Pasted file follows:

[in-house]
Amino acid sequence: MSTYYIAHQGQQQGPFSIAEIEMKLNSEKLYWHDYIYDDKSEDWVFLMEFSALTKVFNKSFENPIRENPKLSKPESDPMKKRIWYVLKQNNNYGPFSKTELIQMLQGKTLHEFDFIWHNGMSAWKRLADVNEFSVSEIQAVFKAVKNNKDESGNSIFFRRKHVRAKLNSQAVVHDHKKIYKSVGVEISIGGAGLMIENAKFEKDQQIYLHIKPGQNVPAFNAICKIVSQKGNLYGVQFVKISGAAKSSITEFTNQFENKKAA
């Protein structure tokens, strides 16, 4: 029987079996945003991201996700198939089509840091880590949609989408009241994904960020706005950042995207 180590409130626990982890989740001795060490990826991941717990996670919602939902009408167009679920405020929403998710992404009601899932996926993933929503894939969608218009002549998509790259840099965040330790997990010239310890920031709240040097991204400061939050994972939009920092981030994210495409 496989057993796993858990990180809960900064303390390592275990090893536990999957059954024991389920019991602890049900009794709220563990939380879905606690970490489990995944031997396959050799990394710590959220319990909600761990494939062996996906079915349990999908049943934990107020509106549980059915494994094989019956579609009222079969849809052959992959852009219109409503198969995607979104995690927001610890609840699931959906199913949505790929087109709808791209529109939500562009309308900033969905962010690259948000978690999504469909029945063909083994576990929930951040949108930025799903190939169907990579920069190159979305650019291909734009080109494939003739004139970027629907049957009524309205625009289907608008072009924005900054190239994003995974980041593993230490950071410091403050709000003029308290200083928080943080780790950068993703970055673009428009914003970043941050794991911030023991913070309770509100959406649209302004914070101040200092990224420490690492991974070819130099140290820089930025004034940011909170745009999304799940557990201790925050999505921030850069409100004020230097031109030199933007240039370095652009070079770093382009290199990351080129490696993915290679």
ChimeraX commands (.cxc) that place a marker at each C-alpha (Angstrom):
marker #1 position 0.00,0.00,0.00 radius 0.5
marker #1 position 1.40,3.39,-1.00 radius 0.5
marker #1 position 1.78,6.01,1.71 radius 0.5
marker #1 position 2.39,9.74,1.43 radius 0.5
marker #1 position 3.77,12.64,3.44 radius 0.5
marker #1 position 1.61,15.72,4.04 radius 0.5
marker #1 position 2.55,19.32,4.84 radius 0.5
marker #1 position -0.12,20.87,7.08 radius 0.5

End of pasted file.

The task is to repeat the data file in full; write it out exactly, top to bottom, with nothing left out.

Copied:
[in-house]
Amino acid sequence: MSTYYIAHQGQQQGPFSIAEIEMKLNSEKLYWHDYIYDDKSEDWVFLMEFSALTKVFNKSFENPIRENPKLSKPESDPMKKRIWYVLKQNNNYGPFSKTELIQMLQGKTLHEFDFIWHNGMSAWKRLADVNEFSVSEIQAVFKAVKNNKDESGNSIFFRRKHVRAKLNSQAVVHDHKKIYKSVGVEISIGGAGLMIENAKFEKDQQIYLHIKPGQNVPAFNAICKIVSQKGNLYGVQFVKISGAAKSSITEFTNQFENKKAA
């Protein structure tokens, strides 16, 4: 029987079996945003991201996700198939089509840091880590949609989408009241994904960020706005950042995207 180590409130626990982890989740001795060490990826991941717990996670919602939902009408167009679920405020929403998710992404009601899932996926993933929503894939969608218009002549998509790259840099965040330790997990010239310890920031709240040097991204400061939050994972939009920092981030994210495409 496989057993796993858990990180809960900064303390390592275990090893536990999957059954024991389920019991602890049900009794709220563990939380879905606690970490489990995944031997396959050799990394710590959220319990909600761990494939062996996906079915349990999908049943934990107020509106549980059915494994094989019956579609009222079969849809052959992959852009219109409503198969995607979104995690927001610890609840699931959906199913949505790929087109709808791209529109939500562009309308900033969905962010690259948000978690999504469909029945063909083994576990929930951040949108930025799903190939169907990579920069190159979305650019291909734009080109494939003739004139970027629907049957009524309205625009289907608008072009924005900054190239994003995974980041593993230490950071410091403050709000003029308290200083928080943080780790950068993703970055673009428009914003970043941050794991911030023991913070309770509100959406649209302004914070101040200092990224420490690492991974070819130099140290820089930025004034940011909170745009999304799940557990201790925050999505921030850069409100004020230097031109030199933007240039370095652009070079770093382009290199990351080129490696993915290679």
ChimeraX commands (.cxc) that place a marker at each C-alpha (Angstrom):
marker #1 position 0.00,0.00,0.00 radius 0.5
marker #1 position 1.40,3.39,-1.00 radius 0.5
marker #1 position 1.78,6.01,1.71 radius 0.5
marker #1 position 2.39,9.74,1.43 radius 0.5
marker #1 position 3.77,12.64,3.44 radius 0.5
marker #1 position 1.61,15.72,4.04 radius 0.5
marker #1 position 2.55,19.32,4.84 radius 0.5
marker #1 position -0.12,20.87,7.08 radius 0.5